Nothing is better than attending a show expecting to be blown away by the headlining band and instead being awestruck by an onslaught of talent from not one but every band on the evening’s lineup. Kurt Vile, Woods and White Fence did just that at The Rock and Roll Hotel last week.
Kurt Vile cradles his guitar with his long curly hair in his face, as if he’s protecting a bunch of newborn kittens. Vile conjures the same nostalgic tenderness of Springsteen’s Nebraska on his newest release, Smoke Ring for my Halo. He starts his set with “Blackberry Song,” off of Childish Prodigy. it is an invitation to his bedroom. We all would have been sitting Indian style if the Rock and Roll Hotel’s floor weren’t soaked in beer… His second song in, “Runner Ups” offers up his backing band The Violators, with a drummer so damned tight he could be a pair of hipster’s jeans.
There is a kid in the crowd dancing a little too hard to Kurt Vile. He’s next to the Robot, with arms folded; he has hardly blinked the whole night. Many of us are transfixed. Kurt drops his pick and frets for a new one. We all want to be his best friend so that a wee bit of his veritable coolness will rub off on us. Kim Gordan claims Kurt is her “guilty pleasure because she listens to him too much.” There are certainly traces of Sonic Youth on “Overnight Religion” and “Jesus Fever.”
Highlight of the night: Kurt Vile gets frustrated with sound at RnR and says “Man, the speakers here are whaaaack,” and then some dude takes it upon himself to yell from the audience “Rock and Roll Hotel sucks, worst sound in DC!” The roadie goes, “What was that?” and dude goes, “No offense to you, man.” Real talk.
Woods offered up an unexpected set of long droning psychedelic songs mixed with a few of their poppy ones, when I honestly thought we’d get it the other way around with a lot more Echo Lake. But since they are touring to promote the new album, Sun and Shade, we instead were presented with some of the more psyche-heavy tunes off the latest LP. I am not complaining one single bit.
For instance, “Out of the Eye”was so spacey and lingering, I felt for a second that the bartender had slipped some codeine into my beer because I started nodding out with the addictive repetition of the experimental song structures (similar to the band Can) and the flickering of a John Cale-like guitar.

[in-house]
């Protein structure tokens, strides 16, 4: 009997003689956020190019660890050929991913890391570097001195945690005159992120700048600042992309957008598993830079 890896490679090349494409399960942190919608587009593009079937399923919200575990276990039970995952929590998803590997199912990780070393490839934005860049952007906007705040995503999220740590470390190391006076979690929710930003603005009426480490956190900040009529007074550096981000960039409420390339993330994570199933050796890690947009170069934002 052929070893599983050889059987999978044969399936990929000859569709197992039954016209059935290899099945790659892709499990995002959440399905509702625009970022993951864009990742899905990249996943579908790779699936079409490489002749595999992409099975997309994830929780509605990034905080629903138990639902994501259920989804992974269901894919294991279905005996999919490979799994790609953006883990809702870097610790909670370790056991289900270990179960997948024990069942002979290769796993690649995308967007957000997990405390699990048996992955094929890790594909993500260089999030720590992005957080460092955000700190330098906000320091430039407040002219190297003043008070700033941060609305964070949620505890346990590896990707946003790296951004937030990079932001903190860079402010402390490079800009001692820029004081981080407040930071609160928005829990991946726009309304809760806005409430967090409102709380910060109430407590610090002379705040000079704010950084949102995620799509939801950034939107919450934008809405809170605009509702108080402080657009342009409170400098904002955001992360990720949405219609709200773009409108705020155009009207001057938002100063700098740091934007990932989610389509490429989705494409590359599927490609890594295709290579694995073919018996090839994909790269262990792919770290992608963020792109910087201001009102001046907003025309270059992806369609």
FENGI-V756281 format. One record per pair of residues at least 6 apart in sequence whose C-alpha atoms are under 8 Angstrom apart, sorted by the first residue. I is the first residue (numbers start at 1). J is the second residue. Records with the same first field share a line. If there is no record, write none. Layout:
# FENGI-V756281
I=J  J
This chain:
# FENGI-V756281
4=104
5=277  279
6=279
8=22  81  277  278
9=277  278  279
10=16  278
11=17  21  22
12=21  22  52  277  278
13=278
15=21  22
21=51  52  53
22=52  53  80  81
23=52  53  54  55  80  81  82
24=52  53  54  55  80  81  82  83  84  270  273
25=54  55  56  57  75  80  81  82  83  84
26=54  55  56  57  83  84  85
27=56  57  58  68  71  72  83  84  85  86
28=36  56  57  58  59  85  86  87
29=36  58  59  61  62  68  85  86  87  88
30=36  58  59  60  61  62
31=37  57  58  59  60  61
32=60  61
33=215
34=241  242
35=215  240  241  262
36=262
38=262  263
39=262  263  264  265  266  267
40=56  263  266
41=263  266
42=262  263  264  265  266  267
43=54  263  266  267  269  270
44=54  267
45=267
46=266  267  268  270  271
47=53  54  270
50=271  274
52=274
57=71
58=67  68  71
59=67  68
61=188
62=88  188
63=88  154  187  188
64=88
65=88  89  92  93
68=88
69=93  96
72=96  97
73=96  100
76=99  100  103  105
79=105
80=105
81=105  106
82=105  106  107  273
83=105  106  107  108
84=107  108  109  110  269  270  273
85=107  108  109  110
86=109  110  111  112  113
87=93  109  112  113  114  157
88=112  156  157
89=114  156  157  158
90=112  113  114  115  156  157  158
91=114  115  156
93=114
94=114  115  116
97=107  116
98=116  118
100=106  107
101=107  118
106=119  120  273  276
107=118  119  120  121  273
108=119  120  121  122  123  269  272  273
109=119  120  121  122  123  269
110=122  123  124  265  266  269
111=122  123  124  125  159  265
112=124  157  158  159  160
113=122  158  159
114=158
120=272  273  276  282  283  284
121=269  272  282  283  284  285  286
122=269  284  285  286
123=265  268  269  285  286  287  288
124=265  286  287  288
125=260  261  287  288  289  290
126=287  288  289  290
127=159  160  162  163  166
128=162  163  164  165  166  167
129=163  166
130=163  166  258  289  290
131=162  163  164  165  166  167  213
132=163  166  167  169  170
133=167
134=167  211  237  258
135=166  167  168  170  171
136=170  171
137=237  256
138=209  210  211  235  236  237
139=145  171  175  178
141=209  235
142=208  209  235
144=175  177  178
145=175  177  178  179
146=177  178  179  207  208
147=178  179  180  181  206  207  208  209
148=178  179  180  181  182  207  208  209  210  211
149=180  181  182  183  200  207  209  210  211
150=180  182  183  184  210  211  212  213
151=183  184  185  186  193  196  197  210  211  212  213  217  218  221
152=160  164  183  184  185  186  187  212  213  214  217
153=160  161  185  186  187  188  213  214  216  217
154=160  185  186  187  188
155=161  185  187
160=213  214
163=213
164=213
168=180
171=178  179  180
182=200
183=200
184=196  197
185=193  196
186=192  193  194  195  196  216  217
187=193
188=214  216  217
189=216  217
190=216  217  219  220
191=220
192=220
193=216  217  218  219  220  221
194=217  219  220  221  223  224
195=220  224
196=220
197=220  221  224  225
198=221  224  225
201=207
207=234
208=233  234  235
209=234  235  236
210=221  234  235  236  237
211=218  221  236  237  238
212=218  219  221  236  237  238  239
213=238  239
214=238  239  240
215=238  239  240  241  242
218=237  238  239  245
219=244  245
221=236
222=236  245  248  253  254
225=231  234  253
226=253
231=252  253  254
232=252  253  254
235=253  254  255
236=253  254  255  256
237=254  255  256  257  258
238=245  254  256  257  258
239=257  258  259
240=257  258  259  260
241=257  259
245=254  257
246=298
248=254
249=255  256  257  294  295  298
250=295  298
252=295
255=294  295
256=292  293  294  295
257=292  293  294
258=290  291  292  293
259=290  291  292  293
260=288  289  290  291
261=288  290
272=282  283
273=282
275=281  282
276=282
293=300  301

The beauty of Jeremy Earl’s voice, who is also the founder of Woodsist, the label on which the album is released, is quite pronounced live; it’s a little more in front of the band than it is on their recordings. Referred to as their tapes-effect technician, G. Lucas Crane used a pair of headphones to distort his backing vocals and a shit ton of effect pedals to layer each song with trippy effects.
White Fence is the third project of Tim Prestley, who conceived Darker My Love and The Strange Boys. That makes so much sense in retrospect because of the psyche-pop undertones that I couldn’t quite put my finger on while enjoying them live. I really couldn’t do much thinking at all, as the delicious (once again) John Cale swirl of guitars decorated the room.
Somehow capturing the lush yet masculine harmonies of The Who’s “I Can See for Miles” in each song, White Fence played a couple slow songs that channeled early Bob Dylan’s folky charm. Also reminiscent of early Kinks but with energy tinged with a King Tuff defiant attitude, White Fence are must-see live act that will captivate the most skeptical audience.
The Rock and Roll Hotel might not be known for its sound, but they have done quite a good job of luring me to the venue by constantly booking must-see shows, and Kurt Vile with Woods and White Fence is among one of the best shows I’ve seen there this year.